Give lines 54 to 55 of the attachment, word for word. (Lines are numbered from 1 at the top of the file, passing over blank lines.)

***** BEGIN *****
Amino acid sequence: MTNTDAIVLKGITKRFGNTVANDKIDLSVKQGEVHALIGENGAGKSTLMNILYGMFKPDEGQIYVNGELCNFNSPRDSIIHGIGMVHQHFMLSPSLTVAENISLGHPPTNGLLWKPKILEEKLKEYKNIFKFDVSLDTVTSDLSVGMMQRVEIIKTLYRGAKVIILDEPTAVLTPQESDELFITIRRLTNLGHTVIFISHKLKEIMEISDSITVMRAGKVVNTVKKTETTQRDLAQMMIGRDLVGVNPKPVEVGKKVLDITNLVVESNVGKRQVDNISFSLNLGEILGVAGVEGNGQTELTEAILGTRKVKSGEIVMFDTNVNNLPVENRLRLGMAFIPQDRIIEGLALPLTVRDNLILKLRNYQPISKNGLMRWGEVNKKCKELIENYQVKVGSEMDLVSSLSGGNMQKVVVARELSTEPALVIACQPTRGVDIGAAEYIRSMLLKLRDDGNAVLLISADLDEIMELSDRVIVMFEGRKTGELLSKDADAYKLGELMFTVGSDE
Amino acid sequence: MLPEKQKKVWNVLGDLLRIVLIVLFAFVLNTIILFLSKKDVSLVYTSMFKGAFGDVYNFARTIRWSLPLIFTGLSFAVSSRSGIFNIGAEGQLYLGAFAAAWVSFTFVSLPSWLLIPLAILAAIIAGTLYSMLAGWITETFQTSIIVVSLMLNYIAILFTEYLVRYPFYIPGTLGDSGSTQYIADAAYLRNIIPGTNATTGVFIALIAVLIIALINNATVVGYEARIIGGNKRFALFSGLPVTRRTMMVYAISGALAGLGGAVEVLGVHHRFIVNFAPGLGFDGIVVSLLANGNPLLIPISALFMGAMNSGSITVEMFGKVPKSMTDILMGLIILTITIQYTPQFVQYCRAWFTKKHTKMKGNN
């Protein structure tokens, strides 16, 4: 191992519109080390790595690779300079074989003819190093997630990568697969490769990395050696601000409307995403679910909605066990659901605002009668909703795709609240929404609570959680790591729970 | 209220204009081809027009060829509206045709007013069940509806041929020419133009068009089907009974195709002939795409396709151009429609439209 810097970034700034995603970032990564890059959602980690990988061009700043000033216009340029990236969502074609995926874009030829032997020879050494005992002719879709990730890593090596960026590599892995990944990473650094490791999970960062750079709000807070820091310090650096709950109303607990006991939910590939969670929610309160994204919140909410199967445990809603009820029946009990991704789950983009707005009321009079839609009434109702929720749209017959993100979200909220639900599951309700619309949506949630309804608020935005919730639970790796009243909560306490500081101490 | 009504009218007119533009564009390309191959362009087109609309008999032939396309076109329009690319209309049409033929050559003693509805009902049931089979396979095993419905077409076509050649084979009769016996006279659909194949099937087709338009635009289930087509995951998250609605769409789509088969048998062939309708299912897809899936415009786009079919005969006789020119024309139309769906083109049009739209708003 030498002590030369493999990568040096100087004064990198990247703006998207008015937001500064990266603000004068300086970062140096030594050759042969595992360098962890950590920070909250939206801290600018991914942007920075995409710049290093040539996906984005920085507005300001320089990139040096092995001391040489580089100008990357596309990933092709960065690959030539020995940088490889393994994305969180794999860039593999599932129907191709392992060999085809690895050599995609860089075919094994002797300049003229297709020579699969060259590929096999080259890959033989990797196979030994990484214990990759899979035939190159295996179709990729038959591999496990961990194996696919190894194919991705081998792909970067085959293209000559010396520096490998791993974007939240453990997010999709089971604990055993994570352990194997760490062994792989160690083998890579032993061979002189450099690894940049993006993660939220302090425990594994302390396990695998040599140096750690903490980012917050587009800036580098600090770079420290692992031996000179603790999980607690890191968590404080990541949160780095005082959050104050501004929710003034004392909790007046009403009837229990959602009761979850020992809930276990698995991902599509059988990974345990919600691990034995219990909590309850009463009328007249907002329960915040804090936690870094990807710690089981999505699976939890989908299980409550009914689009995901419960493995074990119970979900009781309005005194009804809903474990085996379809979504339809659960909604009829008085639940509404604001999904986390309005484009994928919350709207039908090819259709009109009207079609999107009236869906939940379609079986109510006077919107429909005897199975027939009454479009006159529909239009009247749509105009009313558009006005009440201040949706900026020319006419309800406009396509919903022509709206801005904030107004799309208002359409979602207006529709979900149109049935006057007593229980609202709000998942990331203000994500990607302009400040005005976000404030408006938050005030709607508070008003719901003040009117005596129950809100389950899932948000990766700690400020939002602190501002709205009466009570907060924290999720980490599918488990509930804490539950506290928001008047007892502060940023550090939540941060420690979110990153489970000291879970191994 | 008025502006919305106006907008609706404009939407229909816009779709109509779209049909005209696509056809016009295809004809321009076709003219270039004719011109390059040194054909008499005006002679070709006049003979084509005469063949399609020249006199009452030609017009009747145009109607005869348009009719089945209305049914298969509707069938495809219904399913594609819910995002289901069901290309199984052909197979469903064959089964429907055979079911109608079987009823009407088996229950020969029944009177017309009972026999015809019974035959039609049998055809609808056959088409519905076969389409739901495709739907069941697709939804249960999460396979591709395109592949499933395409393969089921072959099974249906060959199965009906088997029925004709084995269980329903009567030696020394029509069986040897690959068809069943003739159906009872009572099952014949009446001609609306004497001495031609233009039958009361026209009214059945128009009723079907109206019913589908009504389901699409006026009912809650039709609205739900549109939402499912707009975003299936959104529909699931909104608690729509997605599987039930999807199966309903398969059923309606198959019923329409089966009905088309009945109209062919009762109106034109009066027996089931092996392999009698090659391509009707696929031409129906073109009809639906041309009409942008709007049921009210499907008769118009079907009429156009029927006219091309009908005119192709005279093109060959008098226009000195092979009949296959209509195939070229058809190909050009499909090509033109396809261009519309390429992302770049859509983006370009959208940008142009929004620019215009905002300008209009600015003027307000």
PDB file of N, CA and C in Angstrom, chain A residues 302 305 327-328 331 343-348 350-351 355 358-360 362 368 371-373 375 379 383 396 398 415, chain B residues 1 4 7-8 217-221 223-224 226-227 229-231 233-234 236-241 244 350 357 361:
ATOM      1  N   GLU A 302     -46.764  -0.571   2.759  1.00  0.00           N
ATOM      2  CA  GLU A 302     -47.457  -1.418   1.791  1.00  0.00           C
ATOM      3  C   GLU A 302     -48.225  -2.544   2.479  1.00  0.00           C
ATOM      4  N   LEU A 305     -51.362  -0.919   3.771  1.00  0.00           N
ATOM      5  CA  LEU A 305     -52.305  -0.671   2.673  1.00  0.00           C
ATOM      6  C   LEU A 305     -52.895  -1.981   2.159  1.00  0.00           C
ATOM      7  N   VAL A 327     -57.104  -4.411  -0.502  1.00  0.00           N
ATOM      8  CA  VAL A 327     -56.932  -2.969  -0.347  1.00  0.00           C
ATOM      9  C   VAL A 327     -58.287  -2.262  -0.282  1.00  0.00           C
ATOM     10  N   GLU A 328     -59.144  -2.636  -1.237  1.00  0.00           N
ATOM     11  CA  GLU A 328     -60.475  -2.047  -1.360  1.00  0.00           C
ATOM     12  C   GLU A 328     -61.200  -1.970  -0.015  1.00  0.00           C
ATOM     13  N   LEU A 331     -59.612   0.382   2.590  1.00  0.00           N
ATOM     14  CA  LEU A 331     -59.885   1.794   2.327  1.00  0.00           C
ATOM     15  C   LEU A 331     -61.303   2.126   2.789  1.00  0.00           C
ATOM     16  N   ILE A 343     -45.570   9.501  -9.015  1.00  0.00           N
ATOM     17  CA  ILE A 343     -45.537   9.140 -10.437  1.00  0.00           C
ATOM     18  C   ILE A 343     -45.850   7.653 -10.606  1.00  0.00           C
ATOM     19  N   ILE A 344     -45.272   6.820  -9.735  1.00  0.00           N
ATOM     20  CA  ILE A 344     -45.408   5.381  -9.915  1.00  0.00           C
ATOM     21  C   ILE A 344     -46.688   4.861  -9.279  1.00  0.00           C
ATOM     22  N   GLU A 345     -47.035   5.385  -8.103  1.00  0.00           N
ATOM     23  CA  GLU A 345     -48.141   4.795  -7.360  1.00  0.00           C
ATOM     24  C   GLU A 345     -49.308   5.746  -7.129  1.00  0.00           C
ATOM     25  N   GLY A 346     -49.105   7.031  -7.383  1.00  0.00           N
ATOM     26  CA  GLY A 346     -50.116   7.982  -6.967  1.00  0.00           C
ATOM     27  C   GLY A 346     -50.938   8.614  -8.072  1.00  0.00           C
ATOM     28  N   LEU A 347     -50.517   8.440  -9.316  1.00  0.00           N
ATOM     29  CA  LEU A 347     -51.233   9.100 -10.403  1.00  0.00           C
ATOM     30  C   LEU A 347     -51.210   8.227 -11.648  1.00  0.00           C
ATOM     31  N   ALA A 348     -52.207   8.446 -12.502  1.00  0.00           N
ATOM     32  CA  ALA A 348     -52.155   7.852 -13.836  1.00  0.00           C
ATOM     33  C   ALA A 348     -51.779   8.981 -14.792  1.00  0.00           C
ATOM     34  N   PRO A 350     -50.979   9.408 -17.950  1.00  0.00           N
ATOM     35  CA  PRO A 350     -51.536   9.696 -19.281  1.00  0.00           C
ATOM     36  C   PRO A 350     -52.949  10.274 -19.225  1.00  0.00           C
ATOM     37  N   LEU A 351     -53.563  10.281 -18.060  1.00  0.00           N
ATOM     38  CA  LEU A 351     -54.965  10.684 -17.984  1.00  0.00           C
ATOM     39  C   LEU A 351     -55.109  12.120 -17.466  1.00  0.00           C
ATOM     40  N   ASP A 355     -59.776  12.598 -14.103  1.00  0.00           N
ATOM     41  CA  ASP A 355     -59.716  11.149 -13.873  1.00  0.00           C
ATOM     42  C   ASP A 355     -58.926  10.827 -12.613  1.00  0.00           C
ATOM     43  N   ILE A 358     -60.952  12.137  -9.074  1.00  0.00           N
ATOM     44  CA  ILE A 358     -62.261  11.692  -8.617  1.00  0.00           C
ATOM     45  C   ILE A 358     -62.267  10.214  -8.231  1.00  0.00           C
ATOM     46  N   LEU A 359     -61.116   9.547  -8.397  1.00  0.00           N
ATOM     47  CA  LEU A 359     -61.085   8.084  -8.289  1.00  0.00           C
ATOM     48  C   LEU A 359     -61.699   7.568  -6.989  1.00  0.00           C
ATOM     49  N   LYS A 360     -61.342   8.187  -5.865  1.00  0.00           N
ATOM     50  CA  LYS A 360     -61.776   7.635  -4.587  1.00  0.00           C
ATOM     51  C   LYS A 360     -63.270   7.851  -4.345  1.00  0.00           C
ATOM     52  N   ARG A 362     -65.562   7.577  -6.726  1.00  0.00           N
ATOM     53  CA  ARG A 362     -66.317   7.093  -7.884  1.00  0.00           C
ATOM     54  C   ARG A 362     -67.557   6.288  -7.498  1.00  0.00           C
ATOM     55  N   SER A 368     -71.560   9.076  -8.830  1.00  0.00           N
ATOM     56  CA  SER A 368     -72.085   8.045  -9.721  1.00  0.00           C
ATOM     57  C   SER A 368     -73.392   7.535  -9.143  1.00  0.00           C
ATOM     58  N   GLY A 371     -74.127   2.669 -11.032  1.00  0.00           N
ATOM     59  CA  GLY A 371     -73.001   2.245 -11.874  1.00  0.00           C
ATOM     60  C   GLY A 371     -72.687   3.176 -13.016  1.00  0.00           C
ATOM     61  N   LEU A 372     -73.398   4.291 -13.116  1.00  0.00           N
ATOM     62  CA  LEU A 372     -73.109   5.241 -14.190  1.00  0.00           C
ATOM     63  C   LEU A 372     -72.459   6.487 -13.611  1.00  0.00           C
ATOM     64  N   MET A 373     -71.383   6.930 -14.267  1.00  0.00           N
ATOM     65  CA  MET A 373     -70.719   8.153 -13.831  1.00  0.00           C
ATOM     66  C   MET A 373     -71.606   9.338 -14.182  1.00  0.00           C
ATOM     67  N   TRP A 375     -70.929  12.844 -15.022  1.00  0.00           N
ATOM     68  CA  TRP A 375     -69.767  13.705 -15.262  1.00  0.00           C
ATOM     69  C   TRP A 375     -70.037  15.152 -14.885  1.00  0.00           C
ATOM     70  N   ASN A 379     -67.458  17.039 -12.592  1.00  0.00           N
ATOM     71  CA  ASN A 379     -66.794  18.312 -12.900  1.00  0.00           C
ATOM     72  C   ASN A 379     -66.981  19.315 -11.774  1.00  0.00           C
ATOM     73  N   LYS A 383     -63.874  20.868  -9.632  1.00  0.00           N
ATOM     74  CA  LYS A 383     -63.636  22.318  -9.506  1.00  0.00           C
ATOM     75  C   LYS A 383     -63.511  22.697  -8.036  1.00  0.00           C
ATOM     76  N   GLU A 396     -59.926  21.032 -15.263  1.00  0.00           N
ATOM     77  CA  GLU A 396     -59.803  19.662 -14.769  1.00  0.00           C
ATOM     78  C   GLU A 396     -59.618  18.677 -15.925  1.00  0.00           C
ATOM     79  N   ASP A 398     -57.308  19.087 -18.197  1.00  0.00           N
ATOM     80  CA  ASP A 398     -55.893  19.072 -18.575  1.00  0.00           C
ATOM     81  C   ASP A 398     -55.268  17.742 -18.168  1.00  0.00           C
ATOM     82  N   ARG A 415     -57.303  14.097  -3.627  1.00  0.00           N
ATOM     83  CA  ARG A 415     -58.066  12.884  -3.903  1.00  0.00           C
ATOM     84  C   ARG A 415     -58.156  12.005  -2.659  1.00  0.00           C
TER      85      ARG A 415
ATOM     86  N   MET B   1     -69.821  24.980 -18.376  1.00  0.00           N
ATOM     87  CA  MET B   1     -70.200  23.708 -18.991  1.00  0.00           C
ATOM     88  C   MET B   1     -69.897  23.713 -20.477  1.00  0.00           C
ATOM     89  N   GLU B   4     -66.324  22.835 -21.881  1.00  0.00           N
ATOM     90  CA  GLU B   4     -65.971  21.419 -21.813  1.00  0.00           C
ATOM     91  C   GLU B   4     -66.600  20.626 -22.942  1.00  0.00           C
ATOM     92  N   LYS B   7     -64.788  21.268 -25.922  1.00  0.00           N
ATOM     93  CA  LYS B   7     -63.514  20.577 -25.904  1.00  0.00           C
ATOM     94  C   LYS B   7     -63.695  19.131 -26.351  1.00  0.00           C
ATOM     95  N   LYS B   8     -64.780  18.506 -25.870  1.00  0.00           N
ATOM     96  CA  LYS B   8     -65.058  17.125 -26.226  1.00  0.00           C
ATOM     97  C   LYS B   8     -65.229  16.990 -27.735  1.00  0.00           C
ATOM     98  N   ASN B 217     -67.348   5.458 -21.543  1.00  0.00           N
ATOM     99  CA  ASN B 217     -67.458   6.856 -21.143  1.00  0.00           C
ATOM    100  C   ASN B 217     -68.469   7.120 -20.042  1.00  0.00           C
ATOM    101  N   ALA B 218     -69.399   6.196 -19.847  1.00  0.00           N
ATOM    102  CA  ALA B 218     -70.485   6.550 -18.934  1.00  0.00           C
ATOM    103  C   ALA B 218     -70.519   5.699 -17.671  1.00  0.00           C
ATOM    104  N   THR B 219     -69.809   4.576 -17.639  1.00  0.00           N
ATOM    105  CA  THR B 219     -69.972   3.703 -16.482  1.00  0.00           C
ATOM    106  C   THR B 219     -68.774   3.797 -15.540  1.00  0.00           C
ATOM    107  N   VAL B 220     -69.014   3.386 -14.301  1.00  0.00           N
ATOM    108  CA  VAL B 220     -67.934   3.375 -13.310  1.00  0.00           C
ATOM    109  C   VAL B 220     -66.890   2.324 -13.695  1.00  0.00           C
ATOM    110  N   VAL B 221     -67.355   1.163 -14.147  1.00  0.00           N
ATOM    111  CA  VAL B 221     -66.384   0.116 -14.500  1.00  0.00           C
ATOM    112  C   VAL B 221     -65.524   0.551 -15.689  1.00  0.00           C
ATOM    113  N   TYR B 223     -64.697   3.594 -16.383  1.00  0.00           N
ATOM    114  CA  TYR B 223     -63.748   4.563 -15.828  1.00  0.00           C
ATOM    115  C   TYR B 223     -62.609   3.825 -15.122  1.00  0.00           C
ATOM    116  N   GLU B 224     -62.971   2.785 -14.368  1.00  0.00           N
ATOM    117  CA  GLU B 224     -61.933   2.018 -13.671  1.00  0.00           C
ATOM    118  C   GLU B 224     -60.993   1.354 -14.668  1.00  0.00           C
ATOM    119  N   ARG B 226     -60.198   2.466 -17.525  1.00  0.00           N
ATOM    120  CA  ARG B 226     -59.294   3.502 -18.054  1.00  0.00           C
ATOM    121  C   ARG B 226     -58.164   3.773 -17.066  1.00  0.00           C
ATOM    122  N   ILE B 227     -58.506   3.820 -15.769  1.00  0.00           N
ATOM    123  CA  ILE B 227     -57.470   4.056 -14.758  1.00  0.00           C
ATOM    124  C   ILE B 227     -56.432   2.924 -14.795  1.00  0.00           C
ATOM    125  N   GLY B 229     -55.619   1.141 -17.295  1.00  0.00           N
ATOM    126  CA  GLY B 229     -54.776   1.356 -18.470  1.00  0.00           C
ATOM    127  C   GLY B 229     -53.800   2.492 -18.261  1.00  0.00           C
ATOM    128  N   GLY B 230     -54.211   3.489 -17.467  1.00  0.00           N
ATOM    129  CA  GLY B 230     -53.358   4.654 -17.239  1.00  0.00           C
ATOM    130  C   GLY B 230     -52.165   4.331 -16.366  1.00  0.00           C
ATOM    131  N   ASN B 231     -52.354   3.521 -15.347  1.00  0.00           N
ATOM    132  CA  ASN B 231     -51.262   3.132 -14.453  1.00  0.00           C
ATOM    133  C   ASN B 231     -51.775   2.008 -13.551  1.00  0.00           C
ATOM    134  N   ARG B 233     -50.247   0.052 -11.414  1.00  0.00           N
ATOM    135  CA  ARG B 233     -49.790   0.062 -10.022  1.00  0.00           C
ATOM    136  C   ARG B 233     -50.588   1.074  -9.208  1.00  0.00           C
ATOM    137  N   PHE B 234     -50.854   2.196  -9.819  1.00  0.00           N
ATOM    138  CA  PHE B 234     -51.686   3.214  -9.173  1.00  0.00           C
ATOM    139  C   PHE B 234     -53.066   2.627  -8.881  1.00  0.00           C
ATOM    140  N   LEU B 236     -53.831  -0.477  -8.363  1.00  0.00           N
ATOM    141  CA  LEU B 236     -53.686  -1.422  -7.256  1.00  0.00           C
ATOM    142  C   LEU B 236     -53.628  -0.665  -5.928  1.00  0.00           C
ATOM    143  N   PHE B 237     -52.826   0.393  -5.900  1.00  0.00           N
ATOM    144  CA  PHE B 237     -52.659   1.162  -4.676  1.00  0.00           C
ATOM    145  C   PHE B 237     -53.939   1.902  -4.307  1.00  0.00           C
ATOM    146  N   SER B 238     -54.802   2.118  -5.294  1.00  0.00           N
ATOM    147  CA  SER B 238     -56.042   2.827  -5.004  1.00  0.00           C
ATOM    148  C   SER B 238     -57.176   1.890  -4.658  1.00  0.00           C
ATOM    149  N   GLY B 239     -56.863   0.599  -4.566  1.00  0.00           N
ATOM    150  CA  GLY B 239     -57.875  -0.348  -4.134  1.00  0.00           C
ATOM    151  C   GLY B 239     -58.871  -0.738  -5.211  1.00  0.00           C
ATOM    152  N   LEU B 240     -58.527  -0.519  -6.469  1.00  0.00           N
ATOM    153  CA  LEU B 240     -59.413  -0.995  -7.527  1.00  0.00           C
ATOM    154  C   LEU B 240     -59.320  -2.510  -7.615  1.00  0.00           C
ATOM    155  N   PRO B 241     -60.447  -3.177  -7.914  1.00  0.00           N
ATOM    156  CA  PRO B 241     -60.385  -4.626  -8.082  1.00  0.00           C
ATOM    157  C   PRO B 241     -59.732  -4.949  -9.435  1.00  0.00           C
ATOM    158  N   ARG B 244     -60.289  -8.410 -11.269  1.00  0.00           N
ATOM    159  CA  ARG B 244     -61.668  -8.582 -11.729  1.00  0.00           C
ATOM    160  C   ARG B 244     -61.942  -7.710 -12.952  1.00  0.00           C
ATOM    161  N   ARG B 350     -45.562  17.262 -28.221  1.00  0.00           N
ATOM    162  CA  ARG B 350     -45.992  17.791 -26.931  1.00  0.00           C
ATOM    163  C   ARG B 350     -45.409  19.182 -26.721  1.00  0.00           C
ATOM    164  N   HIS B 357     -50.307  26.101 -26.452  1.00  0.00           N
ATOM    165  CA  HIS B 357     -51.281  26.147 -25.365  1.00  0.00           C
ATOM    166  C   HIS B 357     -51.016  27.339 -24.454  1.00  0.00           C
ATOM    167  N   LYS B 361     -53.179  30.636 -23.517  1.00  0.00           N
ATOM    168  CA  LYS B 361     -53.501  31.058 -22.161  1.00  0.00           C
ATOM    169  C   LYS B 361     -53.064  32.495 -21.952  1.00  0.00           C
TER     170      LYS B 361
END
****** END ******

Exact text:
ATOM     50  CA  LYS A 360     -61.776   7.635  -4.587  1.00  0.00           C
ATOM     51  C   LYS A 360     -63.270   7.851  -4.345  1.00  0.00           C